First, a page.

Digital transformation didn't go as planned? Find out how to recalibrate and achieve success by learning from past mistakes.

Digital transformation can be a profound driver of value for your business. Successful digital transformation projects can cut costs, improve the customer experience and help you tap into new markets. 

However, not all digital projects succeed. Randstad's research found that 41 percent of CIOs say they've had low success with digital transformation, which means there's always a risk of failure.

what counts as a digital transformation failure?

Even if a digital transformation project is successful on a technical level, it might be classed as a failure if you have any of these issues: 

  • lower return on investment than expected
  • limited cost savings
  • poor customer feedback 
  • low adoption rate among staff

Fortunately, failure can teach us how to improve and deliver a better project next time.

5 ways to learn from digital transformation mistakes

Digital transformation failures often come down to issues such as communication and project scope. Here are some ideas for tackling common problems. 

1. ask if your goals are realistic

Success and failure ultimately come down to one thing: did we meet our goals? That's why setting realistic, attainable goals at the beginning of each project is essential. 

To define realistic goals, you'll need to conduct a lot of up-front research. Make sure you have all data related to costs, potential savings and potential revenue increases from new technology. When investing in software, ask the vendor for case studies with details of other successful transformation projects. 

2. check if you're measuring the right outcomes

How do you know if you've achieved your goals? Usually, you'll look at metrics such as revenue, costs, hours of labor or customer engagement. If the digital transformation project is successful, the needle will move on those metrics.

That's why metrics need to be tied to goals. For example, if your goal is to reduce labor costs, you'll need to measure the time savings associated with the new process. But you will also need to monitor related HR metrics such as employee engagement and staff turnover. You can't measure project success if you don't have the right metrics.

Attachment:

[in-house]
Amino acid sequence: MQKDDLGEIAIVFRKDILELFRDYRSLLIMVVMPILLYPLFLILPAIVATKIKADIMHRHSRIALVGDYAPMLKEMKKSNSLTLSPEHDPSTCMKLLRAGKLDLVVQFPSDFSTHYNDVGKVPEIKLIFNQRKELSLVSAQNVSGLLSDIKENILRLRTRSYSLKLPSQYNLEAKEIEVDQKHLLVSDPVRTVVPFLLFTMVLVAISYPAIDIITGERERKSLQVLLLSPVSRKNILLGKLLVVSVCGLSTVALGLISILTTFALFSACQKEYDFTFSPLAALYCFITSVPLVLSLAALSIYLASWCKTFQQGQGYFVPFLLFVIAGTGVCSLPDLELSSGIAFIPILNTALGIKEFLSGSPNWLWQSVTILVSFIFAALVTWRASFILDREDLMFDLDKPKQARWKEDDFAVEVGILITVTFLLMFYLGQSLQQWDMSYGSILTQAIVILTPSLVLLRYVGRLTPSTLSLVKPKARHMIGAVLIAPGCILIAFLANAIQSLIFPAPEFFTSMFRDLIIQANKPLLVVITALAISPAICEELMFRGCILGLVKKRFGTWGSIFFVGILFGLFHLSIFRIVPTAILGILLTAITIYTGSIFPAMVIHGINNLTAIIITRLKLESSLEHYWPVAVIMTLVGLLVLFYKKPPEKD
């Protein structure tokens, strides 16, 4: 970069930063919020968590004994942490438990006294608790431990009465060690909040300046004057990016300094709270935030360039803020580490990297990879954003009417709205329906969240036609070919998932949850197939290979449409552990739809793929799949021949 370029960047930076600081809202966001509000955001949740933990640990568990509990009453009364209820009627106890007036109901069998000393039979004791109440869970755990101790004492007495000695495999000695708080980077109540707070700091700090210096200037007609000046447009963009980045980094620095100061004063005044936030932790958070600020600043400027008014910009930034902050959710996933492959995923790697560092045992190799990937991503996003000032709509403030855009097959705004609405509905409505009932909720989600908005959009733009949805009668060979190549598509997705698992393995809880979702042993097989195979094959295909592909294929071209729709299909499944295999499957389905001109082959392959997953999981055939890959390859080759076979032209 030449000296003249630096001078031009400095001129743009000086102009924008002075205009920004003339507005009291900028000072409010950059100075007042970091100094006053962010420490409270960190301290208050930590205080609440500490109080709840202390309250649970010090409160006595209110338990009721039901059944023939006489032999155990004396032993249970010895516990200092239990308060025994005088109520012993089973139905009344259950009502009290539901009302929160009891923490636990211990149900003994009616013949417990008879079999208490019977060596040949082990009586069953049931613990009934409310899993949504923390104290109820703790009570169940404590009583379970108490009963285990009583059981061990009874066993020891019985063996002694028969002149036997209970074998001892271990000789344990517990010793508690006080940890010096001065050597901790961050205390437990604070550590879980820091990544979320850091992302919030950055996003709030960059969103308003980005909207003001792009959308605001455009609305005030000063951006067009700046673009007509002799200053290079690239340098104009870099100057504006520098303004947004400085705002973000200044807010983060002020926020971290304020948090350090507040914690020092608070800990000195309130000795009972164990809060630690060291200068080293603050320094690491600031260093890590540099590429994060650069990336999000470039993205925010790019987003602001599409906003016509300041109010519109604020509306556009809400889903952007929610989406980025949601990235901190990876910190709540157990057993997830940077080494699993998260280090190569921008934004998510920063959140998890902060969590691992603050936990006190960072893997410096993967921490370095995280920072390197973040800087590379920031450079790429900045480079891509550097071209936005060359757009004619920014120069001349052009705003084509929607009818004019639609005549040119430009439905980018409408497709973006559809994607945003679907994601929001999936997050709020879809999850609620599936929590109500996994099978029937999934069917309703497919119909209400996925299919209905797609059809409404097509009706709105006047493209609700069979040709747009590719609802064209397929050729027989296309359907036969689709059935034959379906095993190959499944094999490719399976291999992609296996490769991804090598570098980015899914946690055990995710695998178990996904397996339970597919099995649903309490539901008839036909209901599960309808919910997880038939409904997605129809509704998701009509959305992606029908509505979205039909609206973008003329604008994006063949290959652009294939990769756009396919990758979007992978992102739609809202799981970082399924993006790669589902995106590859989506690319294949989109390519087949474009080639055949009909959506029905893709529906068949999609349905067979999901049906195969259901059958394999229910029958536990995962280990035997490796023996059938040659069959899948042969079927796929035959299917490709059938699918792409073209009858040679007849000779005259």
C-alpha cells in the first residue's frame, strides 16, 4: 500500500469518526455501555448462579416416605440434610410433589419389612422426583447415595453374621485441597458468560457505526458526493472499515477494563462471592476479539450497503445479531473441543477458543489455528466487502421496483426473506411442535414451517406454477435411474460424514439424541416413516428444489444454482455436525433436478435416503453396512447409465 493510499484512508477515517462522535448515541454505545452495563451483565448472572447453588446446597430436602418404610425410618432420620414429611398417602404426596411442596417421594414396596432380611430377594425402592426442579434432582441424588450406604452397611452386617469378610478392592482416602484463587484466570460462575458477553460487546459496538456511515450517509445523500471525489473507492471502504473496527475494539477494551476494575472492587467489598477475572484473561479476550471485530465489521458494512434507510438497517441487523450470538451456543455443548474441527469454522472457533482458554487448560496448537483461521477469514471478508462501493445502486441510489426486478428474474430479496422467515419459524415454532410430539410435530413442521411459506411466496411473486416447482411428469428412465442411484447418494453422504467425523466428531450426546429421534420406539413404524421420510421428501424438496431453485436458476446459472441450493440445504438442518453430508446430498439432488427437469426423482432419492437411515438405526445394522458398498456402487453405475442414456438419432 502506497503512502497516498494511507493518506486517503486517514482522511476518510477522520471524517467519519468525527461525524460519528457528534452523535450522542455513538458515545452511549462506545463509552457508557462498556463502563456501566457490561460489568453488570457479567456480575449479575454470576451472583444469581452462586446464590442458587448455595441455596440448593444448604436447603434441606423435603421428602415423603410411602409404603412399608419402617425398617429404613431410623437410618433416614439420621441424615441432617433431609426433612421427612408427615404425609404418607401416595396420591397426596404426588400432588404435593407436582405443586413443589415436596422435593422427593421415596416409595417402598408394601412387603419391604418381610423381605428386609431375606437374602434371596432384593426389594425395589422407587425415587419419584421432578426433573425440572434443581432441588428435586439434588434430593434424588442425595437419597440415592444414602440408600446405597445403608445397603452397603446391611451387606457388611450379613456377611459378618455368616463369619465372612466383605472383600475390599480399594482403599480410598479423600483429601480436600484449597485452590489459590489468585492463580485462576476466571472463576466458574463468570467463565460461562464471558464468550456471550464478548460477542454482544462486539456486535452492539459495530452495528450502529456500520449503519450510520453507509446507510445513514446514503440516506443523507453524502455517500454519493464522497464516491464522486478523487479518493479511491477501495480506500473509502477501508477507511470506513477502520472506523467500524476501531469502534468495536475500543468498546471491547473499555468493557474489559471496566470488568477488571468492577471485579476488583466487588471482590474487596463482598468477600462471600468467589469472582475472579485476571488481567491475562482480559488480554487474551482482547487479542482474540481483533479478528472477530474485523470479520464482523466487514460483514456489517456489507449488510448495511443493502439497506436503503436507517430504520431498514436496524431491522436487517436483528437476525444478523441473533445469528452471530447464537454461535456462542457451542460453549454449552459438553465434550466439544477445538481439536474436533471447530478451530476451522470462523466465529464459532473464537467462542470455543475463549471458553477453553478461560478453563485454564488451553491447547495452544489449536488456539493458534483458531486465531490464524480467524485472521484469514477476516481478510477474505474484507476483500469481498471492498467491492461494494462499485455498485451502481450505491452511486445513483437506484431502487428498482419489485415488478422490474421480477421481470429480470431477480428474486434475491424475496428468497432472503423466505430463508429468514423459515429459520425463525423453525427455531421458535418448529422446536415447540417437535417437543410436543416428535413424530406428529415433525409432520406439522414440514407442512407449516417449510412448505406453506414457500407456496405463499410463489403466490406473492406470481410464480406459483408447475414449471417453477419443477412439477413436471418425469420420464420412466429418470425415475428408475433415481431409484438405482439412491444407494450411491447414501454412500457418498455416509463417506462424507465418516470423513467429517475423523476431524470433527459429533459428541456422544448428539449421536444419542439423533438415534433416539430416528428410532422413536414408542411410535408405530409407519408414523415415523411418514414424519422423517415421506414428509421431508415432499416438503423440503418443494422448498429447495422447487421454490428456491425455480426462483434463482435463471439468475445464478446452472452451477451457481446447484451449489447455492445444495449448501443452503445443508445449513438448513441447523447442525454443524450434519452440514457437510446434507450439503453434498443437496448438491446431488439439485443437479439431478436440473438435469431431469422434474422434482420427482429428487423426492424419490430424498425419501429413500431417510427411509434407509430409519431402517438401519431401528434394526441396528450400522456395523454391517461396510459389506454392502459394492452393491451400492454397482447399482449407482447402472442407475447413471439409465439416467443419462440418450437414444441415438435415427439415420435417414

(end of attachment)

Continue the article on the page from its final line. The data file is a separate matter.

3. speak to stakeholders

Feedback is a vital metric. You need to gather data from all stakeholders, including staff members, leaders, customers and external partners. If your digital transformation project has failed, these people can tell you why. 

Data analytics can provide some feedback, but it's critical to have conversations. Use surveys, focus groups and interviews to get in-depth, qualitative feedback from all stakeholders. 

4. look at project leadership

Digital transformation is a change project, so it requires skilled change management. The project manager should grasp all aspects of change, including new technology, updated processes and restructured teams. 

One common problem is a breakdown in digital management project leadership. Projects fail when there isn't a clear leader or the leader isn't communicating with the project team. 

5. lean into digital enablement

Digital transformation isn't the end — it's the beginning. After a significant transformation project, running digital enablement initiatives that focus on small, incremental enhancements is a good idea. This can include things like process tweaks, user training and usability improvements. 

Enablement can help turn digital transformation failure into success. This approach allows you to identify problems, gather feedback and make changes that will help deliver the most from your technology.

Want to find out more about partnering with a digital enablement specialist? Get in touch for a personalized consultation.